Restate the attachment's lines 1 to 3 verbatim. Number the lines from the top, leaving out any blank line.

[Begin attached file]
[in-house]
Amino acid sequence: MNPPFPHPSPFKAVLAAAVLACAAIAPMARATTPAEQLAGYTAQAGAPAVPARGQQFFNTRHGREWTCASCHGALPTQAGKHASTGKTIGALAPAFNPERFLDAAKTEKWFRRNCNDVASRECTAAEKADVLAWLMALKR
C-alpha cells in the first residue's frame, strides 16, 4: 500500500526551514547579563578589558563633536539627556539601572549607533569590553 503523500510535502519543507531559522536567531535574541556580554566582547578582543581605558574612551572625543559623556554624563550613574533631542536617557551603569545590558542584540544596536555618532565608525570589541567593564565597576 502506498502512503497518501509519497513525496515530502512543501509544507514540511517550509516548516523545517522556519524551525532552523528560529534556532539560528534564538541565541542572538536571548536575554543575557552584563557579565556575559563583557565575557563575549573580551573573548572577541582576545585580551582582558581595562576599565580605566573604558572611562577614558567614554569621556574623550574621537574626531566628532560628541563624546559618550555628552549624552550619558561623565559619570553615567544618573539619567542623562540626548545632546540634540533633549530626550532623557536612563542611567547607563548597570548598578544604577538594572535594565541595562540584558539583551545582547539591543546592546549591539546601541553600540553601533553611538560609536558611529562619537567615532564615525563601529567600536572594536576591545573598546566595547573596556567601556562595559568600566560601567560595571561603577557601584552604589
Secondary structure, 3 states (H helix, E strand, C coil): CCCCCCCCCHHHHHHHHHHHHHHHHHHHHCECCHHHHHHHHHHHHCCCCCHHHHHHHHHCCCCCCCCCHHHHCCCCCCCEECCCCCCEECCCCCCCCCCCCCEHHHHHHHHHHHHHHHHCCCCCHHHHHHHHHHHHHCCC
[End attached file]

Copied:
[in-house]
Amino acid sequence: MNPPFPHPSPFKAVLAAAVLACAAIAPMARATTPAEQLAGYTAQAGAPAVPARGQQFFNTRHGREWTCASCHGALPTQAGKHASTGKTIGALAPAFNPERFLDAAKTEKWFRRNCNDVASRECTAAEKADVLAWLMALKR
C-alpha cells in the first residue's frame, strides 16, 4: 500500500526551514547579563578589558563633536539627556539601572549607533569590553 503523500510535502519543507531559522536567531535574541556580554566582547578582543581605558574612551572625543559623556554624563550613574533631542536617557551603569545590558542584540544596536555618532565608525570589541567593564565597576 502506498502512503497518501509519497513525496515530502512543501509544507514540511517550509516548516523545517522556519524551525532552523528560529534556532539560528534564538541565541542572538536571548536575554543575557552584563557579565556575559563583557565575557563575549573580551573573548572577541582576545585580551582582558581595562576599565580605566573604558572611562577614558567614554569621556574623550574621537574626531566628532560628541563624546559618550555628552549624552550619558561623565559619570553615567544618573539619567542623562540626548545632546540634540533633549530626550532623557536612563542611567547607563548597570548598578544604577538594572535594565541595562540584558539583551545582547539591543546592546549591539546601541553600540553601533553611538560609536558611529562619537567615532564615525563601529567600536572594536576591545573598546566595547573596556567601556562595559568600566560601567560595571561603577557601584552604589